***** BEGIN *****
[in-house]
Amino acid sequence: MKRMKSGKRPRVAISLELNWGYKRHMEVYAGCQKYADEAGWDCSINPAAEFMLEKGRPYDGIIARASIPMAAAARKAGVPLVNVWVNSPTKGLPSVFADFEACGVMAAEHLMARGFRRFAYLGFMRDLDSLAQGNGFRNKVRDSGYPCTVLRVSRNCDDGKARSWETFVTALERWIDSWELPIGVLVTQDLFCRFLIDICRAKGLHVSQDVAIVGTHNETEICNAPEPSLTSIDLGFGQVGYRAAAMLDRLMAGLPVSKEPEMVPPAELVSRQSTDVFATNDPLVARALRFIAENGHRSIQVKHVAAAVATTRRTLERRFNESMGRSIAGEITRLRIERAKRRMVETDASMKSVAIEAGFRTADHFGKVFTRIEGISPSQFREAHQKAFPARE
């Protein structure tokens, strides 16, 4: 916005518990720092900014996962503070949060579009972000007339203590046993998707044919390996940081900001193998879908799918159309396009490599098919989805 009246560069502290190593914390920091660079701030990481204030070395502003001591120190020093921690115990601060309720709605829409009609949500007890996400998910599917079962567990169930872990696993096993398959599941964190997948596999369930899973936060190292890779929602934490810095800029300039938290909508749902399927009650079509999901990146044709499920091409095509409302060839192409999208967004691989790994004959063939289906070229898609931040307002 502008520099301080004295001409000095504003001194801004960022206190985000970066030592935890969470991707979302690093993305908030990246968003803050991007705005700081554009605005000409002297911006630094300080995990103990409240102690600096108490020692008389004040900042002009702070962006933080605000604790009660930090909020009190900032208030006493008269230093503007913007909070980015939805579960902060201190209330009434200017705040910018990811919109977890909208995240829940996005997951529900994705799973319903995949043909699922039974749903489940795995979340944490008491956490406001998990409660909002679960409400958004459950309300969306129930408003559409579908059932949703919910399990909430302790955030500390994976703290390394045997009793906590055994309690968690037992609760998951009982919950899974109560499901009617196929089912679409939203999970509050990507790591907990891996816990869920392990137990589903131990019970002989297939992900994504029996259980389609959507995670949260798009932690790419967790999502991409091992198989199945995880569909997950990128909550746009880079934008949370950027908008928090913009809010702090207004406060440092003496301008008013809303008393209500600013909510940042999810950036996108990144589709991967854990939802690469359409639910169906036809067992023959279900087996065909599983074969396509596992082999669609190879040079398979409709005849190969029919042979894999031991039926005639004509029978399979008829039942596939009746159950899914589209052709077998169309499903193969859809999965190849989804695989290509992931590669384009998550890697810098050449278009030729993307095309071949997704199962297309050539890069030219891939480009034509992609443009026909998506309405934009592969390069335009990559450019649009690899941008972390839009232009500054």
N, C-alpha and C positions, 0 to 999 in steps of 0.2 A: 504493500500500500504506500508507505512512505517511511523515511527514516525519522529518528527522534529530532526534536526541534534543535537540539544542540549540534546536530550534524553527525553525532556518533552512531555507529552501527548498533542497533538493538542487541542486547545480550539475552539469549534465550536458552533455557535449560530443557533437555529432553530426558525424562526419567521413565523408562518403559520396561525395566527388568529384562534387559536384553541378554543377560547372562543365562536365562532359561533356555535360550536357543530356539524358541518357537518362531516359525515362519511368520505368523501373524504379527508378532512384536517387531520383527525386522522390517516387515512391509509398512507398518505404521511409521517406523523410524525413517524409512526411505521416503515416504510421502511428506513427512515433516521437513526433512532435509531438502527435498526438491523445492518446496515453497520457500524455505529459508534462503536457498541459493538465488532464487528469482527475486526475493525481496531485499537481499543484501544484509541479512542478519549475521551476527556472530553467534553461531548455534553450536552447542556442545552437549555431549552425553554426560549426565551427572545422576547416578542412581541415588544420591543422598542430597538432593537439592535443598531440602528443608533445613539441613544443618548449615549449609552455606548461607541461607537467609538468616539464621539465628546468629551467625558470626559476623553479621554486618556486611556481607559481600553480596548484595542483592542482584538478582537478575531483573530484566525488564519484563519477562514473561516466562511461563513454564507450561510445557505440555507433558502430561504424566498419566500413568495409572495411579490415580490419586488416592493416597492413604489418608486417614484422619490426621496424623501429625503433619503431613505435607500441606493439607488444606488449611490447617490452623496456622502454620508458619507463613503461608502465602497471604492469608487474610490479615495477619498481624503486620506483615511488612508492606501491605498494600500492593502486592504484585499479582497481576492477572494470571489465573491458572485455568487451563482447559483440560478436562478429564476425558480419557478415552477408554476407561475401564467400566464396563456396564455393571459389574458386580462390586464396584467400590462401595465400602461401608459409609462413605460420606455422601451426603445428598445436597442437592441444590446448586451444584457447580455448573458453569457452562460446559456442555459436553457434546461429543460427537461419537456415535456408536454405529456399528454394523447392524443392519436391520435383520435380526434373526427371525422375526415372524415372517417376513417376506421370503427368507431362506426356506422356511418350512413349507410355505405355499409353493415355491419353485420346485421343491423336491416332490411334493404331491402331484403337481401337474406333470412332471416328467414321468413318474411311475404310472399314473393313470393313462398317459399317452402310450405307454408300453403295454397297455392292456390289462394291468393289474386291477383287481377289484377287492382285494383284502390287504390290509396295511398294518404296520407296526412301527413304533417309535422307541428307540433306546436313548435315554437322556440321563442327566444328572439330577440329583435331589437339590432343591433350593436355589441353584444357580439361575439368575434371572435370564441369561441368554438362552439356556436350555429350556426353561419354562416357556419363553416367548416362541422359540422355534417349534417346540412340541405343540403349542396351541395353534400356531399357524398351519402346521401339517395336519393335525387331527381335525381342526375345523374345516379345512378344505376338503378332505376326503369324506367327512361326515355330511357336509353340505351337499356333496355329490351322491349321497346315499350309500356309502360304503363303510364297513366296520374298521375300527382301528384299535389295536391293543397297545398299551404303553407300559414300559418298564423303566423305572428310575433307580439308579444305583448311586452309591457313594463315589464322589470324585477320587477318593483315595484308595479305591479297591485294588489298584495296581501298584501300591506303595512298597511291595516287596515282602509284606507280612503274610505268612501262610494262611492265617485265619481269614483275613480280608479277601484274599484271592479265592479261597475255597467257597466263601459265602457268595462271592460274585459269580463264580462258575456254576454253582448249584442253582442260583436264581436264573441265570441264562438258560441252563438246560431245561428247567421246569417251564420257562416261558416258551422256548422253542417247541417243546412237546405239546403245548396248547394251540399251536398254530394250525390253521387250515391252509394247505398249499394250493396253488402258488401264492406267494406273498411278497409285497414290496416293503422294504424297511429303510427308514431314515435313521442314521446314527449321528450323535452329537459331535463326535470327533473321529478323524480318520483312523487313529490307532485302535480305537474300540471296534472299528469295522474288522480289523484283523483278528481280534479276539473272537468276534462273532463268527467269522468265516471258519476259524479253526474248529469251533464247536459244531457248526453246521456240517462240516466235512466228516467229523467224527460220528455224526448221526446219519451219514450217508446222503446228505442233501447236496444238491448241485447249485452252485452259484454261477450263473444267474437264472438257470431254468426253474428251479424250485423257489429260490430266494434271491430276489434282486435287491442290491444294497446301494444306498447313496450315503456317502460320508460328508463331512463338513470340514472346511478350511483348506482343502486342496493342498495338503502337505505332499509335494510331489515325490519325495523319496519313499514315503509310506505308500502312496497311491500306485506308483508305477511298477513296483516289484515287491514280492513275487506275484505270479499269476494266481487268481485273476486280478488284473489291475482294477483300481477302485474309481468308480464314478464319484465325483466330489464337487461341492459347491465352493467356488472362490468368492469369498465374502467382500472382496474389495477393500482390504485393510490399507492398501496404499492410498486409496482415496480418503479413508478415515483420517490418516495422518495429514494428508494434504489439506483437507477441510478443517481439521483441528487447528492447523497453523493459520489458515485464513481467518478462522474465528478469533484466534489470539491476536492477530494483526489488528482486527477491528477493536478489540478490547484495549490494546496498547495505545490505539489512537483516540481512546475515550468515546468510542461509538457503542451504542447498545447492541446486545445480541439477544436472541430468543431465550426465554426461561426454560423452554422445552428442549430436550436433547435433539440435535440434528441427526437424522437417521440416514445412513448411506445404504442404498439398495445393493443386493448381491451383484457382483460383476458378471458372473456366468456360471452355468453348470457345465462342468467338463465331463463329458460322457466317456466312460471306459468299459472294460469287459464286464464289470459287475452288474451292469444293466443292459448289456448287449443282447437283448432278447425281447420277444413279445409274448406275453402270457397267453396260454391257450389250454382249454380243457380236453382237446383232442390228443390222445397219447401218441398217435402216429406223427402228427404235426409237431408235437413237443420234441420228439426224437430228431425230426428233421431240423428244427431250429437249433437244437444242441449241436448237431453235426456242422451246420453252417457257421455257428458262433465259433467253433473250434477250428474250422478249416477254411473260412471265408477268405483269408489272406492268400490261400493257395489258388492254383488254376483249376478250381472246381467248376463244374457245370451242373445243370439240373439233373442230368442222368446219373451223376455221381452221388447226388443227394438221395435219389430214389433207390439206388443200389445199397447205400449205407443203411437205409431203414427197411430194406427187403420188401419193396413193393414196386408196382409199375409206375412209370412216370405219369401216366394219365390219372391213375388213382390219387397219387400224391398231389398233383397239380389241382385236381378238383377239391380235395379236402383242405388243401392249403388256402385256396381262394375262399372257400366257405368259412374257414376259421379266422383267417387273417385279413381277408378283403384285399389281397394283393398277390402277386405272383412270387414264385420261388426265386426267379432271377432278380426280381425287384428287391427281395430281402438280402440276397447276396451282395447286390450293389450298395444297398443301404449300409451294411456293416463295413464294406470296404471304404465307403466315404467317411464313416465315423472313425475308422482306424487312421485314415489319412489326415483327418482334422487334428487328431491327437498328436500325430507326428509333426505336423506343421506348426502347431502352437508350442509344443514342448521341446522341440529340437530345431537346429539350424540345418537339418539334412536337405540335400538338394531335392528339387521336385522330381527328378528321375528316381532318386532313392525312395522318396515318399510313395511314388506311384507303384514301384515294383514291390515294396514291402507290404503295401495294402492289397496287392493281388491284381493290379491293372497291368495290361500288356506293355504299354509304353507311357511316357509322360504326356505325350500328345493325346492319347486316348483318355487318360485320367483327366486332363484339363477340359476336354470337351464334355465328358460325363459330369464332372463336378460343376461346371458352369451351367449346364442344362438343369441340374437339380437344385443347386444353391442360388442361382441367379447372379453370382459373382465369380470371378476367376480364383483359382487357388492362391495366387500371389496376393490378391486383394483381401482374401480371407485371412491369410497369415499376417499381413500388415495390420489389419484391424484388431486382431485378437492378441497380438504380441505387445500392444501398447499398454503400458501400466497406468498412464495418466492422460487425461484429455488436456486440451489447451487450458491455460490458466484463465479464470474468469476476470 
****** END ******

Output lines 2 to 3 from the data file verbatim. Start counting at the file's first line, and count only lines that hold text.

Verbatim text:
Amino acid sequence: MKRMKSGKRPRVAISLELNWGYKRHMEVYAGCQKYADEAGWDCSINPAAEFMLEKGRPYDGIIARASIPMAAAARKAGVPLVNVWVNSPTKGLPSVFADFEACGVMAAEHLMARGFRRFAYLGFMRDLDSLAQGNGFRNKVRDSGYPCTVLRVSRNCDDGKARSWETFVTALERWIDSWELPIGVLVTQDLFCRFLIDICRAKGLHVSQDVAIVGTHNETEICNAPEPSLTSIDLGFGQVGYRAAAMLDRLMAGLPVSKEPEMVPPAELVSRQSTDVFATNDPLVARALRFIAENGHRSIQVKHVAAAVATTRRTLERRFNESMGRSIAGEITRLRIERAKRRMVETDASMKSVAIEAGFRTADHFGKVFTRIEGISPSQFREAHQKAFPARE
């Protein structure tokens, strides 16, 4: 916005518990720092900014996962503070949060579009972000007339203590046993998707044919390996940081900001193998879908799918159309396009490599098919989805 009246560069502290190593914390920091660079701030990481204030070395502003001591120190020093921690115990601060309720709605829409009609949500007890996400998910599917079962567990169930872990696993096993398959599941964190997948596999369930899973936060190292890779929602934490810095800029300039938290909508749902399927009650079509999901990146044709499920091409095509409302060839192409999208967004691989790994004959063939289906070229898609931040307002 502008520099301080004295001409000095504003001194801004960022206190985000970066030592935890969470991707979302690093993305908030990246968003803050991007705005700081554009605005000409002297911006630094300080995990103990409240102690600096108490020692008389004040900042002009702070962006933080605000604790009660930090909020009190900032208030006493008269230093503007913007909070980015939805579960902060201190209330009434200017705040910018990811919109977890909208995240829940996005997951529900994705799973319903995949043909699922039974749903489940795995979340944490008491956490406001998990409660909002679960409400958004459950309300969306129930408003559409579908059932949703919910399990909430302790955030500390994976703290390394045997009793906590055994309690968690037992609760998951009982919950899974109560499901009617196929089912679409939203999970509050990507790591907990891996816990869920392990137990589903131990019970002989297939992900994504029996259980389609959507995670949260798009932690790419967790999502991409091992198989199945995880569909997950990128909550746009880079934008949370950027908008928090913009809010702090207004406060440092003496301008008013809303008393209500600013909510940042999810950036996108990144589709991967854990939802690469359409639910169906036809067992023959279900087996065909599983074969396509596992082999669609190879040079398979409709005849190969029919042979894999031991039926005639004509029978399979008829039942596939009746159950899914589209052709077998169309499903193969859809999965190849989804695989290509992931590669384009998550890697810098050449278009030729993307095309071949997704199962297309050539890069030219891939480009034509992609443009026909998506309405934009592969390069335009990559450019649009690899941008972390839009232009500054």